Рост производительности труда, структурные сдвиги и неформальная занятость в российской экономике
This study considers the influence of structutal change to aggregate labour productivity growth of the Russian economy. The term “structural change” refers to labour reallocation both between industries and between formal and informal segments within an industry. Using Russia KLEMS and official Rosstat data we decompose aggregate labour productivity growth into intra-industry (within) and between industry effects with four alternative methods of the shift share analysis. All methods provide consistent results and demonstrate that total labour reallocation has been growth enhancing though the informality expansion has had the negative effect. As our study suggests, it is caused by growing variation in productivity levels across industries.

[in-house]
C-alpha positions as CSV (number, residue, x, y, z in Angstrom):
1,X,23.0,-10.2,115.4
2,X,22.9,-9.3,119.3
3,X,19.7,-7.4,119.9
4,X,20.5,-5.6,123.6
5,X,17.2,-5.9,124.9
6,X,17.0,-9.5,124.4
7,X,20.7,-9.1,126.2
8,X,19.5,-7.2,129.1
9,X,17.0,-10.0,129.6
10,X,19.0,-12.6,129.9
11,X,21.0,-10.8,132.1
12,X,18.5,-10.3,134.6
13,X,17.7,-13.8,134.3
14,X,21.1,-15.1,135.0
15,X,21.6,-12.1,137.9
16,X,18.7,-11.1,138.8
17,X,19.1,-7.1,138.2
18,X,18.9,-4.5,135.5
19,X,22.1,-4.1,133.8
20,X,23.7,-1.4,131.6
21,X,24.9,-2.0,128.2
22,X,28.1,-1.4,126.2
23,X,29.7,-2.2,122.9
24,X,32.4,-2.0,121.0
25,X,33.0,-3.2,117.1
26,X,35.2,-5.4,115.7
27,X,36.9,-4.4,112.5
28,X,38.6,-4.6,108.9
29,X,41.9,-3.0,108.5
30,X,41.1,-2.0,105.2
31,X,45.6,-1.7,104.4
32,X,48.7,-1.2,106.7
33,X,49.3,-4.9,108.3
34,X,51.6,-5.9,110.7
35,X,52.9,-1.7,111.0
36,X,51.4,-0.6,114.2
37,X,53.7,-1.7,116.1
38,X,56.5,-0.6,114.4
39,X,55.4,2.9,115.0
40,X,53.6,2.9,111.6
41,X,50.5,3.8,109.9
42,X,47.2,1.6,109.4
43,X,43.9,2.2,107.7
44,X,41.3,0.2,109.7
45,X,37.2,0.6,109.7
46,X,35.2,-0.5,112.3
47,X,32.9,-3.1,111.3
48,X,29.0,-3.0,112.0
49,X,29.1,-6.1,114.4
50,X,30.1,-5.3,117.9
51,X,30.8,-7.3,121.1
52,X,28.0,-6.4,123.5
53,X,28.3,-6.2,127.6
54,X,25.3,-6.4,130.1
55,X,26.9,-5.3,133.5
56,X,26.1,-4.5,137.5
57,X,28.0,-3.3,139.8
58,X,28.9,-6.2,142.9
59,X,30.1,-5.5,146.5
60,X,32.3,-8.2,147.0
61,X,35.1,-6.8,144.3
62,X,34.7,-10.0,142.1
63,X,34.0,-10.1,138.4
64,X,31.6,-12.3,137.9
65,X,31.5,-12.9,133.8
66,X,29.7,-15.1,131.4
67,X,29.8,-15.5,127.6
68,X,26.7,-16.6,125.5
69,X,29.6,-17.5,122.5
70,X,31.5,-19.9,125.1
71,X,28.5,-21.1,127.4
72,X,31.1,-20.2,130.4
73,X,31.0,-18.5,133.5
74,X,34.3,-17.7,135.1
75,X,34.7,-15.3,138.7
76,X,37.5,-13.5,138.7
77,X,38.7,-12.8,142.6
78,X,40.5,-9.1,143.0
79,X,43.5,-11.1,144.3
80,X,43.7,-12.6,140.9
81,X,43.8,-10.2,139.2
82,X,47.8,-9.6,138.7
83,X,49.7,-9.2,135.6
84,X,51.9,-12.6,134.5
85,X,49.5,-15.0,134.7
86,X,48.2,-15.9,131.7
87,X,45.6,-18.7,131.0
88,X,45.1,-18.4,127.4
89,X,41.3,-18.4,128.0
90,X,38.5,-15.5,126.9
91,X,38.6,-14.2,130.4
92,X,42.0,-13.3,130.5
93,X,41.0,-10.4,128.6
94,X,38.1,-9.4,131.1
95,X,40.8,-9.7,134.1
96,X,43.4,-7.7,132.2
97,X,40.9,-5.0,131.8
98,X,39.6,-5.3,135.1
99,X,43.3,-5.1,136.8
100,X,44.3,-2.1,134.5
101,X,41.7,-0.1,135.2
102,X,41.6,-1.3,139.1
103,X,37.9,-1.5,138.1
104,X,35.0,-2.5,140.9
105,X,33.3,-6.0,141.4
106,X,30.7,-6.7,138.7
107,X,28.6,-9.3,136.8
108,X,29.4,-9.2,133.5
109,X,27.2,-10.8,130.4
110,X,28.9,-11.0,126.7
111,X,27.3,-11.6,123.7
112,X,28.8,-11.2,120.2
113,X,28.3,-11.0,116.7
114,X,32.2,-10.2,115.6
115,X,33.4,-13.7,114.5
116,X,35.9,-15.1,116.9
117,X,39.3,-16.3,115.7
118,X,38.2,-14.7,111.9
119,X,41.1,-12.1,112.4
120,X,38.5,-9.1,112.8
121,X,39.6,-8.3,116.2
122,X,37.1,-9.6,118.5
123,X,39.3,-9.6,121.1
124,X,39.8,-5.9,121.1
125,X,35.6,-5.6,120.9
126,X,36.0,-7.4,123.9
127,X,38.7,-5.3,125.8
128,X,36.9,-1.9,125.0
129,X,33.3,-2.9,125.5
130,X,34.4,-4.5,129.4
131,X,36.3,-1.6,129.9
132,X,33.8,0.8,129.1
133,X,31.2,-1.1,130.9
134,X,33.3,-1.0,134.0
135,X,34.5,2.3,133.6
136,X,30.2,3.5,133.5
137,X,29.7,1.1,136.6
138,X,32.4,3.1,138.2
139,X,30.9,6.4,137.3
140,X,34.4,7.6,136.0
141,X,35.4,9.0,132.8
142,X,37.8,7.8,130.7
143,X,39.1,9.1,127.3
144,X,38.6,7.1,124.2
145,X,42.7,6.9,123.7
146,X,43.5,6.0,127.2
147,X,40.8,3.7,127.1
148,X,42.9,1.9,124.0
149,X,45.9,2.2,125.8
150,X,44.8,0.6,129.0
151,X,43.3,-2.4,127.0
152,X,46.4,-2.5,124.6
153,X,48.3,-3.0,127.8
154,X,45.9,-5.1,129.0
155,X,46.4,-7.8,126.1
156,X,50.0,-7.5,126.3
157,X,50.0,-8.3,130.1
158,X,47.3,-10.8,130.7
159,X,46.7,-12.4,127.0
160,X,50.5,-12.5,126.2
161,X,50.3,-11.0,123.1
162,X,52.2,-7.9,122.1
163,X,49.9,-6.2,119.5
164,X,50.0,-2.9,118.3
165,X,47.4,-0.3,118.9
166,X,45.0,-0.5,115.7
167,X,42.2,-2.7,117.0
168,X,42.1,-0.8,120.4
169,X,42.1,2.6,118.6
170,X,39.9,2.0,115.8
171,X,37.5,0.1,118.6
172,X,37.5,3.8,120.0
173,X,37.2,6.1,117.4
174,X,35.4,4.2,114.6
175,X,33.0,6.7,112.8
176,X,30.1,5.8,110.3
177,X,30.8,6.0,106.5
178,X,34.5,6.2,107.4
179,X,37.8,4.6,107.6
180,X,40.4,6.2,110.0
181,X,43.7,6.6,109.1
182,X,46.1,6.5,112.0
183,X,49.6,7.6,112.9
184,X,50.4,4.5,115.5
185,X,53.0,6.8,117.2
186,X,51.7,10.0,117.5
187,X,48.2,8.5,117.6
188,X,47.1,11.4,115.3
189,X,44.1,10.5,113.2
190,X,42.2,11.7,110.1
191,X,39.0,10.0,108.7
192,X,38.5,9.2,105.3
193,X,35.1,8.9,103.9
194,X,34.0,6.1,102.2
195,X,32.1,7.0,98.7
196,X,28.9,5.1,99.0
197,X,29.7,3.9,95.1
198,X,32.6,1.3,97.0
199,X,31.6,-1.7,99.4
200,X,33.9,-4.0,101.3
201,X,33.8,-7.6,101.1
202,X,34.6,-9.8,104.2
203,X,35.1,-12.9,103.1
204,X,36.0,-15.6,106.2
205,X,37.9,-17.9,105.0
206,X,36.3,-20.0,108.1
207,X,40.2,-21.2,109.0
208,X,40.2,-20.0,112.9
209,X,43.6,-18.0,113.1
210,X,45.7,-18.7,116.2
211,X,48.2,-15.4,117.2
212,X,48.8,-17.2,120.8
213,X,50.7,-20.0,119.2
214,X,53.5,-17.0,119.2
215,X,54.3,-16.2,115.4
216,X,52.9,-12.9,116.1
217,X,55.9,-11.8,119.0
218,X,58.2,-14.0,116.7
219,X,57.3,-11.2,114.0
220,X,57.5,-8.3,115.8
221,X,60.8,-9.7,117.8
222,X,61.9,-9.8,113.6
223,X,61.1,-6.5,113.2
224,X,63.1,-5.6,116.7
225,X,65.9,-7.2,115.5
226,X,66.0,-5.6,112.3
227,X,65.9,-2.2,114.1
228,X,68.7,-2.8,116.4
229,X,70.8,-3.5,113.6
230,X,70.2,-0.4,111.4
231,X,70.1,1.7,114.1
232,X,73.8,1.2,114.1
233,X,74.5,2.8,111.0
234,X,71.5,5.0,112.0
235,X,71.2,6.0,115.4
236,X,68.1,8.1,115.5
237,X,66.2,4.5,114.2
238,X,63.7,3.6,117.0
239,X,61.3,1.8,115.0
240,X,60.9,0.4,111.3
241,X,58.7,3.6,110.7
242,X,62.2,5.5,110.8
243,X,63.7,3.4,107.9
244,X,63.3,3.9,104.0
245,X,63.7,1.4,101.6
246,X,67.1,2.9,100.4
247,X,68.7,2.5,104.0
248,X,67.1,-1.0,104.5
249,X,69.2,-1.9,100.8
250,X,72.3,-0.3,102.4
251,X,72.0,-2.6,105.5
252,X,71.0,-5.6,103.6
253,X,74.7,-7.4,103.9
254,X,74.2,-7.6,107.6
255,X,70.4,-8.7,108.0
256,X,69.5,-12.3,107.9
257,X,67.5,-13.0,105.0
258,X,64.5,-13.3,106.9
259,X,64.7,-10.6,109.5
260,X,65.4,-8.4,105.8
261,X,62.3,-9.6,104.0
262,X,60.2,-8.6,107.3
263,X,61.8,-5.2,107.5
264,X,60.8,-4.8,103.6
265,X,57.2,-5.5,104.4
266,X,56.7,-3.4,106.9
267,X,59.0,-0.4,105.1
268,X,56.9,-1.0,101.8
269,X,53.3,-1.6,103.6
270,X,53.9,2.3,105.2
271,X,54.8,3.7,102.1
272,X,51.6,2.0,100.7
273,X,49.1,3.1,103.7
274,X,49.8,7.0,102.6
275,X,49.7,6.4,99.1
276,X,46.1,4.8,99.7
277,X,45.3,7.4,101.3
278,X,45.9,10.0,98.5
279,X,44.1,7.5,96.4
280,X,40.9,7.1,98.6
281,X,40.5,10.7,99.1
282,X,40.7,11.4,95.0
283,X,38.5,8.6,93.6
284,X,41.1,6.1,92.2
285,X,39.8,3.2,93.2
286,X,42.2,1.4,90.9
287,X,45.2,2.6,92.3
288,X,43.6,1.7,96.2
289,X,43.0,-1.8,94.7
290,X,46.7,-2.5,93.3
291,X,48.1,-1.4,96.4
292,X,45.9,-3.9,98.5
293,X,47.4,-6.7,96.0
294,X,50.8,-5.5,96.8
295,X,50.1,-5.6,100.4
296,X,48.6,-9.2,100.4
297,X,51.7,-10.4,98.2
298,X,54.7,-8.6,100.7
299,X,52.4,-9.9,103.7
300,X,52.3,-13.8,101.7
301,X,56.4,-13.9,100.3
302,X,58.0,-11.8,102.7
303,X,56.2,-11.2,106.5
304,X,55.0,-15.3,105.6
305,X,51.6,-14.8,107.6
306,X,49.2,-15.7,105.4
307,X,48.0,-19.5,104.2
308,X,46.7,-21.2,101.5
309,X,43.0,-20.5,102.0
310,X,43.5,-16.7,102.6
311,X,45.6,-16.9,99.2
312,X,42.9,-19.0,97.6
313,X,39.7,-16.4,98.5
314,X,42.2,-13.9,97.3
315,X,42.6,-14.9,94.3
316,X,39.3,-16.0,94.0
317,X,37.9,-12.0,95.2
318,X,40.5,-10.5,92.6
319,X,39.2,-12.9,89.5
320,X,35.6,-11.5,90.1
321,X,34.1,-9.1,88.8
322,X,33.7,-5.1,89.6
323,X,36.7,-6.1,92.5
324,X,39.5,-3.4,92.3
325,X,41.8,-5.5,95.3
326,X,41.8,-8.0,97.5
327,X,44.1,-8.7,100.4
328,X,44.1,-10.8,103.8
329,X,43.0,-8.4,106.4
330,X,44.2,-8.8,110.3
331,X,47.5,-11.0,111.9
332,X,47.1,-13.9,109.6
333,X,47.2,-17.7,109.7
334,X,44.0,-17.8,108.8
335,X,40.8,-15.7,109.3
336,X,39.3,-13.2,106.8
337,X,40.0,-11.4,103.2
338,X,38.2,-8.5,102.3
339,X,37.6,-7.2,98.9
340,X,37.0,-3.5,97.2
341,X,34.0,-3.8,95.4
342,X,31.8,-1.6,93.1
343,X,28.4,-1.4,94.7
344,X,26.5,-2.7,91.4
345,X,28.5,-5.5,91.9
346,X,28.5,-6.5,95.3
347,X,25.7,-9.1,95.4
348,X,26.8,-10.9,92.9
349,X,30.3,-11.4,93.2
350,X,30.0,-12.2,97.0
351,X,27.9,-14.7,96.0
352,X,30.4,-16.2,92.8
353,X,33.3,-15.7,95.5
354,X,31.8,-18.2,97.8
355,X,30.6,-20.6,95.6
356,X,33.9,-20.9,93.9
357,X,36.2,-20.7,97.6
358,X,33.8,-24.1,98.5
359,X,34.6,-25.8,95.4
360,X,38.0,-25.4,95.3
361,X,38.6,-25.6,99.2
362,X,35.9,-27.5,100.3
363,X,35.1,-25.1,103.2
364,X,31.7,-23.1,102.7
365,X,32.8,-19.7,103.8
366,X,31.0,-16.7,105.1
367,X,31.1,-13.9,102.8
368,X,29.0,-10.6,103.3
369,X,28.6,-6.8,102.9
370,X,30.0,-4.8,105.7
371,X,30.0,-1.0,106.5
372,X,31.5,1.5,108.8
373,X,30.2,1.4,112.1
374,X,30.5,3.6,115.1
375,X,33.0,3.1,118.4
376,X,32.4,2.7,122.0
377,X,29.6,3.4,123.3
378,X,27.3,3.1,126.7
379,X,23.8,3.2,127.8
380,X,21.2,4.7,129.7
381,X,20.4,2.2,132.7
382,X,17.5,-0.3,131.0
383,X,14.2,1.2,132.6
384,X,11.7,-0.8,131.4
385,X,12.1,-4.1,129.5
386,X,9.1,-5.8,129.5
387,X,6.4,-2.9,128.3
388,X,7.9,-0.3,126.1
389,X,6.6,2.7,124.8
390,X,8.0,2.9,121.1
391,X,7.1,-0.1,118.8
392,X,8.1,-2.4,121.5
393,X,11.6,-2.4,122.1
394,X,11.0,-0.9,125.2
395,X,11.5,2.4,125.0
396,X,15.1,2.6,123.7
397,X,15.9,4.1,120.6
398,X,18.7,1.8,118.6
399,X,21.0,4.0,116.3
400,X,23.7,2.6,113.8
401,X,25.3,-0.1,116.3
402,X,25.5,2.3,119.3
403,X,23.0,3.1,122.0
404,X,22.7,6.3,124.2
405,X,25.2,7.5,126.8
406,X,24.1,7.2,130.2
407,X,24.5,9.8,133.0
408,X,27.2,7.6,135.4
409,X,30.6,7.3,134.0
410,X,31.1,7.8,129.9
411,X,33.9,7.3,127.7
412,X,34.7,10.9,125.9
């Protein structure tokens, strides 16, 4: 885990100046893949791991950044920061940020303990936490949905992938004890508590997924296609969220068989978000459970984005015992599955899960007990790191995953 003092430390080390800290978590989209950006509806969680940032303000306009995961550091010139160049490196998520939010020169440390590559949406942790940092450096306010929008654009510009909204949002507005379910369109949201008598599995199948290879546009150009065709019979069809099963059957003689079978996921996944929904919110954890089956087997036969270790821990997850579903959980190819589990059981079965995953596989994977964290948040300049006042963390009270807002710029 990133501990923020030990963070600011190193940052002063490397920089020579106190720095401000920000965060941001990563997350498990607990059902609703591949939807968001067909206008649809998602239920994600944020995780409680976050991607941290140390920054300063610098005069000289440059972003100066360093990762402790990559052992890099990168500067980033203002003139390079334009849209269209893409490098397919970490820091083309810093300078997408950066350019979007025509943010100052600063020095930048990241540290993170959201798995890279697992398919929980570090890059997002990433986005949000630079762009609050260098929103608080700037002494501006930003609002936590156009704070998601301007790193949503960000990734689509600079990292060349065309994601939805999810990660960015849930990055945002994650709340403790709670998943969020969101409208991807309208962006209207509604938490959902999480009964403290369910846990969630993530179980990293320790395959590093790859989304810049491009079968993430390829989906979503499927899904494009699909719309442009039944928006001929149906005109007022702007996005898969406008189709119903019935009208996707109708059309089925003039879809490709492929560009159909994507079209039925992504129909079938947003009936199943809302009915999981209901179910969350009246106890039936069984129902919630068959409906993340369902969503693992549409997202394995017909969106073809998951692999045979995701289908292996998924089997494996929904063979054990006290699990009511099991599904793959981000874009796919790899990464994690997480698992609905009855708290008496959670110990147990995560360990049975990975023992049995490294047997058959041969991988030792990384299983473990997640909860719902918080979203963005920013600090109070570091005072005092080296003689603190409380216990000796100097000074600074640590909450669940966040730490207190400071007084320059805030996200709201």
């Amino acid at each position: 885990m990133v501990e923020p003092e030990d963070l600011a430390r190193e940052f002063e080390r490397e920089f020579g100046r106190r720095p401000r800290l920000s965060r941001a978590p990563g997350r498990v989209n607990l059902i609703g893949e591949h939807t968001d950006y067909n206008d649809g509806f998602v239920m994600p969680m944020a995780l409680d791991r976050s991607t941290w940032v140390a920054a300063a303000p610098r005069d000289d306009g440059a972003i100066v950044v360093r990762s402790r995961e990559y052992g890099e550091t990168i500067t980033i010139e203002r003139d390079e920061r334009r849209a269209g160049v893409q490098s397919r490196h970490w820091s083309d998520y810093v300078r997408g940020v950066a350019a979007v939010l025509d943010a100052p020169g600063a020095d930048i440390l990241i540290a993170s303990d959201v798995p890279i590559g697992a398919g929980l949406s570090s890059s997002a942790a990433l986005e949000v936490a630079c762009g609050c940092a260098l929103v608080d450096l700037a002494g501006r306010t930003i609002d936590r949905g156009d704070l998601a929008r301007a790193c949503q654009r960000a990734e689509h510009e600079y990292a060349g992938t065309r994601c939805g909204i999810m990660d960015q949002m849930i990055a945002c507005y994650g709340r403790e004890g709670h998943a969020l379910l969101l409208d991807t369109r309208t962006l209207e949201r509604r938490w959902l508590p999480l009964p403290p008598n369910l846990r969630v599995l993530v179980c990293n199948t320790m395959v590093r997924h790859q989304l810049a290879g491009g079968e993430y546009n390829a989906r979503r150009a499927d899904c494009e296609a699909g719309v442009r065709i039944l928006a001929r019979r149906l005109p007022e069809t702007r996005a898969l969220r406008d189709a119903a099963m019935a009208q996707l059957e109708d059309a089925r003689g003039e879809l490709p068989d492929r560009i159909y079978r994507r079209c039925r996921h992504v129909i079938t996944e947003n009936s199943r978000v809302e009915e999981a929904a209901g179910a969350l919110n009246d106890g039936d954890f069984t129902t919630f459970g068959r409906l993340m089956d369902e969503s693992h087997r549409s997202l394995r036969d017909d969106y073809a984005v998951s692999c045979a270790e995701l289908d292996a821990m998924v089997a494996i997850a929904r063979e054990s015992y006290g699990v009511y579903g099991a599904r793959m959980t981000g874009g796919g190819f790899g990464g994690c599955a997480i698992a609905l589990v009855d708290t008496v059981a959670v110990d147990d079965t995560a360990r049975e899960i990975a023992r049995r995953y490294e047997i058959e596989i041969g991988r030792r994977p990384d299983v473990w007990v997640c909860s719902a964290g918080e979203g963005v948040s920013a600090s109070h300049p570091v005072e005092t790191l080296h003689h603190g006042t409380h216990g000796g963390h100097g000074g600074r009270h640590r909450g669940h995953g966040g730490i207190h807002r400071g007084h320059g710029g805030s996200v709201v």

The monograph focuses on economic agents that substitute or complement the official healthcare system in modern Russia by serving alternative health maintenance practices. A detailed description of their activities is provided on the basis of an analysis of nationwide secondary data (public statistics, mass media, laws and regulations), as well as observations and interviews from the field research in the Perm region in 2013. The book consists of two parts. The first – introductory – chapter contains some generalizations and reflections on the subject matter in general. The following chapters are a series of independent sociographic essays that focus on selected "informal healthcare" phenomena classified by the principal product offered to the customers: goods, gifts of nature, diagnostic and treatment services, ideas/beliefs, or information. Among others, we consider direct selling of health products and itinerant trade in them; latent social functions of pharmacies; services of healers and doctors of alternative medicine; gathering and production of healing gifts of nature by private households; healing practices of religious organizations; and dissemination of self-treatment information in the mass media. The publication targets a wide audience, including professionals in healthcare management, social scientists, and everyone interested in health protection and the informal economy in Russia.